A week after the Herb Festival, the streets of Alacati are empty of tourists. The Herb Festival is a celebration of locally grown herbs, fruits and vegetables endemic to the region. It is a way to protect and promote the regional species. It happens at the start of spring, with cold breezes and sunshine throughout the day.
The locals sold freshly harvested oranges, strawberries, apples, carrots, almonds and lemons on the pavements. Four apples costed a lira or two depending on the variety. Sometimes they refused to take money for carrots- they were grown in bulk and so they asked us to pick up whatever amount we wanted.
Local markets @ Alacati Main Street
The otherwise bustling streets and beaches now had only a handful of travelers. The locals started preparations for the warm weather that followed, since it marked the start of peak tourist season. Then, the streets will become busy, food trucks will come to life and the beach will be very lively with music, food and drinks everywhere.
Our routine during those slow spring days in Alacati would be aimlessly wandering in the streets, drinking coffee, picking up local food and going gaga over hula hoops near the beach.
Also read: Serene & Pristine beaches around the world with Almost no tourists
The elderly neighbours of our host family usually sit in the verandahs and would invite us to their home for a chat and offer us fresh almonds which grew in their backyard. On the other side of the world, things are no different. As kids, when I and my brother used to travel to our grandparent's village, the villagers and friends of our grandparents used to call us as we wander in the streets, ask about our school and studies, and give us fists full of peanuts and chickpeas to have on our way back.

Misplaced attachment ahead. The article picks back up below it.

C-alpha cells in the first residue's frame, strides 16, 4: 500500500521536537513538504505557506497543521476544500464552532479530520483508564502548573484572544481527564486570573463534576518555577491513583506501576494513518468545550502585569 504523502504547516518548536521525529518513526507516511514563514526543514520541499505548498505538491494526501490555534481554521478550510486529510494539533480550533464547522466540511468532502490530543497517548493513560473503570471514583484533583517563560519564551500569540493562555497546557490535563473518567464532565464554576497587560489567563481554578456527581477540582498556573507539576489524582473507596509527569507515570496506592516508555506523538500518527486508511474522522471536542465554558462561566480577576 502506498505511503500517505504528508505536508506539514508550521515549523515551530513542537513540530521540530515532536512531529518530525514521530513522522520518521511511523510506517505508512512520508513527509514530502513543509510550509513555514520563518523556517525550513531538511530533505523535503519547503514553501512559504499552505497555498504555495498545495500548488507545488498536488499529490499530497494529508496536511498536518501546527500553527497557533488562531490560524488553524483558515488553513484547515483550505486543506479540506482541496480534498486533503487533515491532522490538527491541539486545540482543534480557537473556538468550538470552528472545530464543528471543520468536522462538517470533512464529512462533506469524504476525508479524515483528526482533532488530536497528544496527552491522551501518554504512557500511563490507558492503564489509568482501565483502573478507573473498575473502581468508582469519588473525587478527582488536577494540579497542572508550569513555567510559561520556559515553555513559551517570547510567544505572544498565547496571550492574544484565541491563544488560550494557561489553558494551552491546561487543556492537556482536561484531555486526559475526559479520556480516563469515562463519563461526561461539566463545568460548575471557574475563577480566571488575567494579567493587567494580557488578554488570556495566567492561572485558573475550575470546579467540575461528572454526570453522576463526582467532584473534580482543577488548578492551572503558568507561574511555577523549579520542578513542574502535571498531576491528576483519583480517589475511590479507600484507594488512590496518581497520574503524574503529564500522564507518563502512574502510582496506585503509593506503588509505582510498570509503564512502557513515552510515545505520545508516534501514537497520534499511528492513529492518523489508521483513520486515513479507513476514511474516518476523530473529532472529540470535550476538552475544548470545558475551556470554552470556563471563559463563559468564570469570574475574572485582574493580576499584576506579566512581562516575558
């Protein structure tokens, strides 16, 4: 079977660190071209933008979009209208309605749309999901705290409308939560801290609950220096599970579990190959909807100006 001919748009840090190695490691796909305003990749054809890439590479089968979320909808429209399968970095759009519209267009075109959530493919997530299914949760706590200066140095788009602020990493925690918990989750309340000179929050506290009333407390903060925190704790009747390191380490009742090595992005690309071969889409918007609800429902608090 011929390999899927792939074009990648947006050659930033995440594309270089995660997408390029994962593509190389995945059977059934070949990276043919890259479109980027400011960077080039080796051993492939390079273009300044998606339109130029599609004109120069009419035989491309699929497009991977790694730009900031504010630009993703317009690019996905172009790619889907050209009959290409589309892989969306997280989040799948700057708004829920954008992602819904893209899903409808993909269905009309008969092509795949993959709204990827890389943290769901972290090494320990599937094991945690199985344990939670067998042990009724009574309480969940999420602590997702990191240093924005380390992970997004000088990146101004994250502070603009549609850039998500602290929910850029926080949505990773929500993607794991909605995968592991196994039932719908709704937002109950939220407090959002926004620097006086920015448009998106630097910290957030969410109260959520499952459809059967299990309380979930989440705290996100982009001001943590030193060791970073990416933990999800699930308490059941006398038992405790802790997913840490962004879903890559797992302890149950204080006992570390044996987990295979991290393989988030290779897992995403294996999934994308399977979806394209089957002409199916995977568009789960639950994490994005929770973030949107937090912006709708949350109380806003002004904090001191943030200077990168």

One day as we came back home, there was a truck filled with lemons, apricots and so many other fruits. Our host had gone to local farms and got fruits to make jams. He said it was that season of the year when they make jams to store for the rest of the year. The lemon jam was the most time consuming one, he said. We helped in squeezing lemons that day. It was the five of us, five cartons of lemons, lot of laughs, labor - a few hours of relentless lemon squeezing.
After that, the lemon peels were cut into small pieces and soaked in water. It was my duty to change the water the next day to remove the bitter taste of lemons. This process continued for 3 days, after which the peels were cooked with sugar and lemon juice and secured in the tight jars. By the time that was done, several other varieties of jams were already prepared. The family sent some of the jams to the local bakeries.
We were promised that all the jams would be served for breakfast the next day on freshly baked bread as a goodbye treat. That night our room was filled with the fresh aroma of the baked bread.
The next day morning seven different jams were arranged in a buffet style. As we sat at the table, Ozgur (our host) bought a huge serving board and started laying our table with all the varieties of baked goods, pies, cashew cheese, strawberries, chocolates, local herbs soaked in olive oil and many more dips.
It didn't hit us until after the two hours of feasting that we were going to leave that evening. We were going to leave a place that felt like our very own village and a life that we had adopted as our own. It was a great farewell though; we packed jars of jam for the rest of the trip and said our goodbyes to our hosts and the elderly neighbours. They asked us to come back soon, just like how the neighbours in our village used to say the same at the end of our summer holidays.
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